Maintaining a balance between excitatory and inhibitory activity is an essential feature of neural networks of the neocortex. In the face of perturbations in the levels of excitation to cortical neurons, synapses adjust to maintain excitatory-inhibitory (EI) balance. In this review, we summarize research on this EI homeostasis in the neocortex, using stroke as our case study, and in particular the loss of excitation to distant cortical regions after focal lesions. Widespread changes following a localized lesion, a phenomenon known as diaschisis, are not only related to excitability, but also observed with respect to functional connectivity. Here, we highlight the main findings regarding the evolution of excitability and functional cortical networks during the process of post-stroke recovery, and how both are related to functional recovery. We show that cortical reorganization at a global scale can be explained from the perspective of EI homeostasis. Indeed, recovery of functional networks is paralleled by increases in excitability across the cortex. These adaptive changes likely result from plasticity mechanisms such as synaptic scaling and are linked to EI homeostasis, providing a possible target for future therapeutic strategies in the process of rehabilitation. In addition, we address the difficulty of simultaneously studying these multiscale processes by presenting recent advances in large-scale modeling of the human cortex in the contexts of stroke and EI homeostasis, suggesting computational modeling as a powerful tool to tie the meso- and macro-scale processes of recovery in stroke patients. Copyright © 2022 Páscoa dos Santos and Verschure.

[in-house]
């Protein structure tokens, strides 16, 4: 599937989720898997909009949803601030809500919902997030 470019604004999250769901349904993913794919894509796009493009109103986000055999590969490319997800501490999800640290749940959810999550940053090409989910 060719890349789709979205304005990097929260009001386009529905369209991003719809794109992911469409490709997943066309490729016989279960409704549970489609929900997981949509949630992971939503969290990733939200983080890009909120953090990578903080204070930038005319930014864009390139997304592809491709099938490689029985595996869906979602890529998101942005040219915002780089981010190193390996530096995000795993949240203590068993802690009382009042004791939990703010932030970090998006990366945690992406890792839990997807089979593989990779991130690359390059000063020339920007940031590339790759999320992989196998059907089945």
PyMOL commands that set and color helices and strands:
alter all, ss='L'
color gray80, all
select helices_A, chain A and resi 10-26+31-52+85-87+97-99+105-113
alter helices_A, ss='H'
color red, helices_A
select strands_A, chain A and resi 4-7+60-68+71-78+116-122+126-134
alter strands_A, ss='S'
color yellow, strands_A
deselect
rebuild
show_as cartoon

JTD Keywords: balanced excitation, canonical microcircuit, cerebral-cortex, cortical excitability, cortical reorganization, diaschisis, excitability, excitatory-inhibitory balance, functional networks, homeostatic plasticity, ischemic-stroke, neuronal avalanches, photothrombotic lesions, state functional connectivity, whole-brain models, Algorithm, Biological marker, Brain, Brain cell, Brain cortex, Brain function, Brain radiography, Cerebrovascular accident, Cortical reorganization, Diaschisis, Down regulation, Excitability, Excitatory-inhibitory balance, Fluorine magnetic resonance imaging, Functional networks, Homeostasis, Homeostatic plasticity, Human, Motor dysfunction, Neuromodulation, Plasticity, Pyramidal nerve cell, Review, Simulation, Stroke, Stroke patient, Theta-burst stimulation, Visual cortex
Ballester, BR, Antenucci, F, Maier, M, Coolen, ACC, Verschure, PFMJ, (2021). Estimating upper-extremity function from kinematics in stroke patients following goal-oriented computer-based training Journal Of Neuroengineering And Rehabilitation 18,